Second Sunday of Lent reflection: our mountaintop experience


By Lourdes Hernandez
For The Catholic Messenger


The readings for this Second Sunday of Lent are profound and, at moments, confusing. I wonder what it all means and how the messages are visible in the Church today. In the first reading, God puts Abraham to the test, instructing him to offer up his son as a holocaust. This test is troubling and parents everywhere have plenty to say on the matter. Looking at it through a different lens, I realize that we are all put to a test in different ways. This first reading causes me to question the strength of my faith in God. Is it as bold as Abraham’s? Have I encountered a challenge “up a mountain” where I wrestle with what I hold most precious in life at the risk of losing it all? What do I make of that?

Then we have this intense Gospel reading describing the Transfiguration of Jesus, a moment where Jesus is radically changed or transfigured. Peter does not seem to know how to react except to want to stay there and build tents for Jesus, Moses and Elijah.  I imagine hearing the booming voice of God from the clouds — and then nothing. Everything is “back to normal.” What just happened?

Clearly, I tend to ask too many questions for the sake of understanding where I fit in with all of this. My mind begins forming patterns in what Abraham encounters, in what Peter sees and expresses and in the beautiful gift that we have in the Mass and Church.


Abraham was challenged to give up his beloved child, whom he had asked for and loved above everything. When God called, Abraham responded, “Here I am!” His obedience, I believe, comes from full faith that God is God — a God of true, unconditional love. A love that is far beyond what our minds are capable of understanding, a love that is untainted or weak; a love that is pure and stronger than any other thing.

Peter’s faith seemed to be evolving. I feel that the Transfiguration of Jesus is the moment where Peter understands that Jesus is the Son of God, human and divine. Peter’s reaction, wanting to make tents so they can all stay, makes more sense to me now. I think about how I would react. I would want to stay.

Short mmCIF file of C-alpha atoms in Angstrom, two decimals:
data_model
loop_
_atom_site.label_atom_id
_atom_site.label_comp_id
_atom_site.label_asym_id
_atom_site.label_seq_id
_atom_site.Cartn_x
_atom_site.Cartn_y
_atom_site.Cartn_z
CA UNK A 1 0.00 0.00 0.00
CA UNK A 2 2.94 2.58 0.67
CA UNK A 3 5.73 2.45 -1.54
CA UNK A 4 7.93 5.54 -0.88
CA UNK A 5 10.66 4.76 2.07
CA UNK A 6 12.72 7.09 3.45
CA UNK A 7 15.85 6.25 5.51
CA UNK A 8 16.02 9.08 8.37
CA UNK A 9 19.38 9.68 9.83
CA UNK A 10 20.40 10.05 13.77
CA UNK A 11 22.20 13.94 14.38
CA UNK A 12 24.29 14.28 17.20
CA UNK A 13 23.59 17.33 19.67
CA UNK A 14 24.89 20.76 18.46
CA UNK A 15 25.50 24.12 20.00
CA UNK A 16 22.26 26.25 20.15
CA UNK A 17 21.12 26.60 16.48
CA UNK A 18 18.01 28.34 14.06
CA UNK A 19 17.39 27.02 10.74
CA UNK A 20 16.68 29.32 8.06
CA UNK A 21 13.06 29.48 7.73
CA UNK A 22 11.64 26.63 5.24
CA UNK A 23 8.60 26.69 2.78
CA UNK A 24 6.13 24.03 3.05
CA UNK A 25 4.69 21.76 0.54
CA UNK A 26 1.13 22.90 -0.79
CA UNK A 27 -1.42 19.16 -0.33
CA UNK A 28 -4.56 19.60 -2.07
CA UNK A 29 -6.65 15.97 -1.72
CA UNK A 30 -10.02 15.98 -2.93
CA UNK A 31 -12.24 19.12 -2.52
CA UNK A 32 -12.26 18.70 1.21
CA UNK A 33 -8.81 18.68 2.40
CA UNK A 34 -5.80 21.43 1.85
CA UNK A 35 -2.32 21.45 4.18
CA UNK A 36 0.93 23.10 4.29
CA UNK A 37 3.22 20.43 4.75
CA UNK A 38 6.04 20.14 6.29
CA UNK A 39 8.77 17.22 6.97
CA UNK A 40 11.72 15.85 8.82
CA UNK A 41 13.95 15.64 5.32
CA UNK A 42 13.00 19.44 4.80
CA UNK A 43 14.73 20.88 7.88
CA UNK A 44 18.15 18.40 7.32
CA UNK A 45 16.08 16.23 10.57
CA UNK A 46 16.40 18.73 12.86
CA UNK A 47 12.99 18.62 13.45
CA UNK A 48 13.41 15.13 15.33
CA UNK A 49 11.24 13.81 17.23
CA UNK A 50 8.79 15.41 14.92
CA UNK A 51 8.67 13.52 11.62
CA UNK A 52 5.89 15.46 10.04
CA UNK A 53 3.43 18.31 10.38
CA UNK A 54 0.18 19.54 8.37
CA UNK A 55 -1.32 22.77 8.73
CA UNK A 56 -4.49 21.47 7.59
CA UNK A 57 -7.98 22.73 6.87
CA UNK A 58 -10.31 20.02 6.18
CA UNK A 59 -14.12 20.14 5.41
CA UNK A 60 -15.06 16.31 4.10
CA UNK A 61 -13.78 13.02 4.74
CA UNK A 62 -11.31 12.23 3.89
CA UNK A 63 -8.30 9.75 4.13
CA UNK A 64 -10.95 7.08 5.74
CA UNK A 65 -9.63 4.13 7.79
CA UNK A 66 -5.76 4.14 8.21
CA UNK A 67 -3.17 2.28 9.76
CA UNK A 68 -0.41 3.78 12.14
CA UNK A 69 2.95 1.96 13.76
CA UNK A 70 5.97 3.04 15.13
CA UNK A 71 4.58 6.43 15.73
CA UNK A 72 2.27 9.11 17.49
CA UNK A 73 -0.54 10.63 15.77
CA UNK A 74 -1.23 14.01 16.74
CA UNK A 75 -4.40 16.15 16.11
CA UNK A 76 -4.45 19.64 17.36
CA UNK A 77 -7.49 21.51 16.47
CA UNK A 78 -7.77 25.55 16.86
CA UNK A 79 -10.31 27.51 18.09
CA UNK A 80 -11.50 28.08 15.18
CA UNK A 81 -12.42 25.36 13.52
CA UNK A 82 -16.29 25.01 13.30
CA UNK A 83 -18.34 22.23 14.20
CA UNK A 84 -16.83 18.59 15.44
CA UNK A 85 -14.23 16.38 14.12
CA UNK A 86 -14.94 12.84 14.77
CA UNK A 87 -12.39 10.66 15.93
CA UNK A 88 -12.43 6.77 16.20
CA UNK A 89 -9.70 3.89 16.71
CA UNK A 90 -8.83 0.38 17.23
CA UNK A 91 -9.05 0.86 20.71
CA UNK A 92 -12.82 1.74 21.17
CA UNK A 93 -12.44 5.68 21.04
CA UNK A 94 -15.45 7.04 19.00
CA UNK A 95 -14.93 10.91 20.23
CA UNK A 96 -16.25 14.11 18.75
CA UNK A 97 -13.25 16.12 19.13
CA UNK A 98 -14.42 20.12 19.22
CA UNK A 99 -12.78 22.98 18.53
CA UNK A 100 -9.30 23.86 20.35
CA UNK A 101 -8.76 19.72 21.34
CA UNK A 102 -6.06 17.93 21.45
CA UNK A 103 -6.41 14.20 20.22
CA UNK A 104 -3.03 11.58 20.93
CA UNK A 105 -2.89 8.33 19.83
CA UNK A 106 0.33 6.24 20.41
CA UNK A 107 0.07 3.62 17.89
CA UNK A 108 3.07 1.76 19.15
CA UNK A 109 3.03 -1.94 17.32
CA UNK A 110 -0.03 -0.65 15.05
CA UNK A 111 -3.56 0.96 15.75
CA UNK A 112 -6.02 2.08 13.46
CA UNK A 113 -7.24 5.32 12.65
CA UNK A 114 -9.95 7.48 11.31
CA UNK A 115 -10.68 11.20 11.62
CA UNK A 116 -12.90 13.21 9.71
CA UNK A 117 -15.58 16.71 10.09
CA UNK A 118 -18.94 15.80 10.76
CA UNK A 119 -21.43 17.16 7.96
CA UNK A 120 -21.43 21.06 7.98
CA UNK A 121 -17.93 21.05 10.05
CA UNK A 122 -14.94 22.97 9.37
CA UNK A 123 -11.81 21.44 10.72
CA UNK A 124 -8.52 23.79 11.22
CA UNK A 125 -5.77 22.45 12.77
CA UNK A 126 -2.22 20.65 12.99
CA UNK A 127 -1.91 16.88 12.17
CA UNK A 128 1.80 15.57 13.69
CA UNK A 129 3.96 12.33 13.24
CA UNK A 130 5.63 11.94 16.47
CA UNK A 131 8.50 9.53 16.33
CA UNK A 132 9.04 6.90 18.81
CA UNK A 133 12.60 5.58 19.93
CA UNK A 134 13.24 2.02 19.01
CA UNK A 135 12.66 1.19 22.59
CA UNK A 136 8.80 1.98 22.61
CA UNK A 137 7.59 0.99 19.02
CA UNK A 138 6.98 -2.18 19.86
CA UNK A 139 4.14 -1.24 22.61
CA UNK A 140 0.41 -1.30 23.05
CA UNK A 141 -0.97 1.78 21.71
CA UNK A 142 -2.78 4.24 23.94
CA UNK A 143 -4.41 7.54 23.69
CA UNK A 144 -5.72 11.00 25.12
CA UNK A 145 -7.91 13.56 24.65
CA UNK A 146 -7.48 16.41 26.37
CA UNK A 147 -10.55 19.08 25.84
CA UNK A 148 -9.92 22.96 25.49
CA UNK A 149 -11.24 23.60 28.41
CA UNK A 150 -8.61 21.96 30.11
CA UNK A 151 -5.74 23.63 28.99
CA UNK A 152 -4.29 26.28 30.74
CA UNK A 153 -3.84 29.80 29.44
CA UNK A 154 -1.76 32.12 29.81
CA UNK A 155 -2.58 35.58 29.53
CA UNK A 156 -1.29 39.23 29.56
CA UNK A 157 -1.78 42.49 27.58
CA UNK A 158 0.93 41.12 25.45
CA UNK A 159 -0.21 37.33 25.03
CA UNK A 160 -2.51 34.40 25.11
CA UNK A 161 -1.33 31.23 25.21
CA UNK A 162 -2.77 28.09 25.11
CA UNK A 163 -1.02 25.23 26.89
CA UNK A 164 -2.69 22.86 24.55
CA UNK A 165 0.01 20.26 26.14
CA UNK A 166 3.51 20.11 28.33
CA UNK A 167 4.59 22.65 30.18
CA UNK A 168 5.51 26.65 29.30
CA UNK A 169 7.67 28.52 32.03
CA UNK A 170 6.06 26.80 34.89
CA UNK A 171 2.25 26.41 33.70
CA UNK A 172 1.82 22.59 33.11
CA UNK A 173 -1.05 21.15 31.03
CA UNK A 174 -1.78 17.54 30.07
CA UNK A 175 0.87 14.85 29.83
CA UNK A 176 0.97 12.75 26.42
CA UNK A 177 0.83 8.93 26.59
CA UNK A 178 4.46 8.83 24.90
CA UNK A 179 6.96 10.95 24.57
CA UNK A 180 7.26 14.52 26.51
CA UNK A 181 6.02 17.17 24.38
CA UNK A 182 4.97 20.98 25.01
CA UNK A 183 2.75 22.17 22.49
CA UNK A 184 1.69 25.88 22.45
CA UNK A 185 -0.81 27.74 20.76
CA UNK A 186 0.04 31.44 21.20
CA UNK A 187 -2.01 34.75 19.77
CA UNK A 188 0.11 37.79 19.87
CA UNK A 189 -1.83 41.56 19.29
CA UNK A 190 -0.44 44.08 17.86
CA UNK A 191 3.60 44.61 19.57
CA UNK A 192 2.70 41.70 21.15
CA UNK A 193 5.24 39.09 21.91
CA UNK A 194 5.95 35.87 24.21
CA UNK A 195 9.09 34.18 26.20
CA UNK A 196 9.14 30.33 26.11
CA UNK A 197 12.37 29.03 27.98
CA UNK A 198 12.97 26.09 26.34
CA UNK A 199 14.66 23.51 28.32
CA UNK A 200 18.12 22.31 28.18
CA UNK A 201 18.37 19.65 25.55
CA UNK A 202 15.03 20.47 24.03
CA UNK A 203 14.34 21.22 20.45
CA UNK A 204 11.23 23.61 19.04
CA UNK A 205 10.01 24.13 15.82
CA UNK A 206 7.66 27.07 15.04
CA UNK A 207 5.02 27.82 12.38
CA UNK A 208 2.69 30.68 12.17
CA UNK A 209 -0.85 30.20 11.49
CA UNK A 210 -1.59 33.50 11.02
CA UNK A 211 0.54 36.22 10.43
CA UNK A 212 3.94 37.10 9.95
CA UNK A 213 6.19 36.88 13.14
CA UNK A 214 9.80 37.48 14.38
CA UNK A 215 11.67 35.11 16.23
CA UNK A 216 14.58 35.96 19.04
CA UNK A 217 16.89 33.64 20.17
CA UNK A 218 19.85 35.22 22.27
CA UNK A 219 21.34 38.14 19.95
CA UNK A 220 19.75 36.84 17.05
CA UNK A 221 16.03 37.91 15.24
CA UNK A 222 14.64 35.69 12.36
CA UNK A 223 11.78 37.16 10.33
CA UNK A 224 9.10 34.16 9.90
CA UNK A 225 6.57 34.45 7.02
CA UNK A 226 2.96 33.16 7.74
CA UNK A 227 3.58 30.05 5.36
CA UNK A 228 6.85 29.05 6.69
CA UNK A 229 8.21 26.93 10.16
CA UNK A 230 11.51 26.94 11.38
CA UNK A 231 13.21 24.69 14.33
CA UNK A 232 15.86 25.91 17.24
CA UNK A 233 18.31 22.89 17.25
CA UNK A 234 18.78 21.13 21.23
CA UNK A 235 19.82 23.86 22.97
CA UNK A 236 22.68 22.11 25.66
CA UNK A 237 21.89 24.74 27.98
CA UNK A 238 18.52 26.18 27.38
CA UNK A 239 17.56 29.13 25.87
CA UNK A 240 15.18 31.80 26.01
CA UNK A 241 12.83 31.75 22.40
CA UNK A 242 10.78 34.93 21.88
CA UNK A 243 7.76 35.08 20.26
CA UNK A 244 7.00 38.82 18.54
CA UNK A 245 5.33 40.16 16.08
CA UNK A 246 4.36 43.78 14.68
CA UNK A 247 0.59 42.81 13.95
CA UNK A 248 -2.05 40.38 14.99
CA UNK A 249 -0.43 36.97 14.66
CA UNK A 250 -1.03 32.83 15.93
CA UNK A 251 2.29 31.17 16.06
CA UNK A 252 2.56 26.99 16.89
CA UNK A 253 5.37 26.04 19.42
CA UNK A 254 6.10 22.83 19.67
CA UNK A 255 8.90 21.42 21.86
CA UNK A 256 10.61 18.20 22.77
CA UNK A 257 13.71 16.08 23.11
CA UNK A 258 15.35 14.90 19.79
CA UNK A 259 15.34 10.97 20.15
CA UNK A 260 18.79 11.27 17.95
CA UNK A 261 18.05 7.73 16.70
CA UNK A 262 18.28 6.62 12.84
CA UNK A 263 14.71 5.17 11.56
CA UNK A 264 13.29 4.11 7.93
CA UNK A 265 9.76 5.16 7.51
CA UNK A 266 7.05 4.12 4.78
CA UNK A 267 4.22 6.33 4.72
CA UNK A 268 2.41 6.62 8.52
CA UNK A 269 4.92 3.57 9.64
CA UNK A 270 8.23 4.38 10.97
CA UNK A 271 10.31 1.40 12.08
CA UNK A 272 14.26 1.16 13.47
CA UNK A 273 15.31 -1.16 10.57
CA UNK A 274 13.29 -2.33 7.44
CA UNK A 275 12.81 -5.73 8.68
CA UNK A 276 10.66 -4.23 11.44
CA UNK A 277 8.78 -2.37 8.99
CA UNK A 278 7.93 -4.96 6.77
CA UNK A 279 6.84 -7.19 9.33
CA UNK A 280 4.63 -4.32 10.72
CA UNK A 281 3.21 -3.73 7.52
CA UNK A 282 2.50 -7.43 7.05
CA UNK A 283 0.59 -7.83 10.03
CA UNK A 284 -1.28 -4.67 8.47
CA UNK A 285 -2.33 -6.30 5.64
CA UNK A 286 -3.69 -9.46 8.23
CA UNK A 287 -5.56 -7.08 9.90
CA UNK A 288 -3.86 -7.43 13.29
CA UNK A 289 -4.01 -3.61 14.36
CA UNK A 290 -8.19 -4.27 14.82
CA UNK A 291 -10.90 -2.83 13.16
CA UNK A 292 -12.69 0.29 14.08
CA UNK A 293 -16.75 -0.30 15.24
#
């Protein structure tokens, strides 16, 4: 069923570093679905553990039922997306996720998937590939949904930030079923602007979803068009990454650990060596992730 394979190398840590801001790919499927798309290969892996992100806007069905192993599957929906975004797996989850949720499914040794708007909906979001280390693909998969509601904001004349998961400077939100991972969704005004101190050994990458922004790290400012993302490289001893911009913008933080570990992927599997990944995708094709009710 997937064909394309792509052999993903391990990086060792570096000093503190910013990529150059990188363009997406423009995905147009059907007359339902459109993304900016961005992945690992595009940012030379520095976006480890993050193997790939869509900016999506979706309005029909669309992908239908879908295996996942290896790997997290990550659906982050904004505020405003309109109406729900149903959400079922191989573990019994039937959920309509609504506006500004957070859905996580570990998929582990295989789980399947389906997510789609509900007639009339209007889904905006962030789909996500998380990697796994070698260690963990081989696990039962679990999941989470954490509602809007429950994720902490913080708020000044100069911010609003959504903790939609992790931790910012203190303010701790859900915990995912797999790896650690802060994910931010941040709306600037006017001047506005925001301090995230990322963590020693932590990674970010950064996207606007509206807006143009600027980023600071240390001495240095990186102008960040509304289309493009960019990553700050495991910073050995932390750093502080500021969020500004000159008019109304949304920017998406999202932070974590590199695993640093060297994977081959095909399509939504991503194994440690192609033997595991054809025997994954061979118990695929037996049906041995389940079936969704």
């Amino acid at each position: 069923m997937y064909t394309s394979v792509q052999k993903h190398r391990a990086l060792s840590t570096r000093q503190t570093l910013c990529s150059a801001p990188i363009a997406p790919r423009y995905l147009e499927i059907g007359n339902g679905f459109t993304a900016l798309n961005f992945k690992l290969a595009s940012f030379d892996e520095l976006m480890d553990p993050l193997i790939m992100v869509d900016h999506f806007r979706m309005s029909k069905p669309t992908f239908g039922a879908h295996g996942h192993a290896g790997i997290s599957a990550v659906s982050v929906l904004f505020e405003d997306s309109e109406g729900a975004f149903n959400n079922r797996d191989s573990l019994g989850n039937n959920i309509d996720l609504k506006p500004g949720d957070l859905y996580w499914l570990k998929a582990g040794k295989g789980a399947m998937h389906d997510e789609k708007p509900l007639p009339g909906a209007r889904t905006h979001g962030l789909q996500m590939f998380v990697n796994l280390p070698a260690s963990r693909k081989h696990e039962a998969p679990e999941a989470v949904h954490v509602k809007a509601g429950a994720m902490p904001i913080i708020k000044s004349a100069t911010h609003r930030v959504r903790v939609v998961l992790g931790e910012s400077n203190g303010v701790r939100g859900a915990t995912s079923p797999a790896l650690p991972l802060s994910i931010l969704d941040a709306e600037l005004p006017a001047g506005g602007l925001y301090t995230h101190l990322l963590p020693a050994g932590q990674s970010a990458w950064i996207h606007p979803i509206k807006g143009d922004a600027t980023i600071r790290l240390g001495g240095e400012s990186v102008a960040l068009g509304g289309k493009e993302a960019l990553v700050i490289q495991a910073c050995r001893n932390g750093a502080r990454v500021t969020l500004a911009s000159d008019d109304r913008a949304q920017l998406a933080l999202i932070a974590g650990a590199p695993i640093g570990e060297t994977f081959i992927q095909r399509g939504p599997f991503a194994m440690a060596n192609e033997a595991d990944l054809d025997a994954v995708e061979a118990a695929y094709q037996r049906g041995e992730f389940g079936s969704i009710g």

That faith in Jesus and just wanting to be in his presence always reminds me of adoration. We have this beautiful gift where we can simply enjoy being with him. We don’t have to go up the mountain. Jesus is here fully and present. During Mass, I relate the moment of consecration with the Transfiguration because it is so far beyond words. We are in the presence of the Holy Spirit transforming the ordinary into the absolute true, pure unconditional love of God: Jesus. I want to stay there. I want to be still, head bowed just adoring the gift that God gives us, even though I feel unworthy. I look up at that tiny host with a faith like Abraham and the weakening of the knees I imagine Peter felt. I want to stay there before Jesus always but I also want everyone to encounter him.

Sharing the fact that Jesus is truly and fully present in the Mass and during adoration of the Blessed Sacrament is not easy. I think that is why Lent is so necessary. We receive the opportunity to strip away the things that distract us and weaken our faith. These 40 days are stepping-stones to live our lives as Jesus did.

We can offer up our fast for the strength to rely entirely on him. We can give alms in such ways as our time, being there for a friend in need, giving to those in need, sharing a meal with someone — all without the expectation of an invitation back or applause. We can pray, pray deeply for our faith to grow and be bold. Pray for our actions and words to be representative of Jesus. This is how Lent can guide us home to the True Presence. A home where we are all one body of Christ united by the unconditional love given to us by God.

We can all have that tremendous and intense faith and feel weak in the knees when we are in God’s presence, in the Mass, at adoration and in the greater community. This is where we build on tents and have a mountaintop experience. 

(Lourdes Hernandez is a member of St. Patrick Parish in Iowa City and serves on the Evangelization & Stewardship Committee, Hispanic Ministry, and Welcome Committee.)

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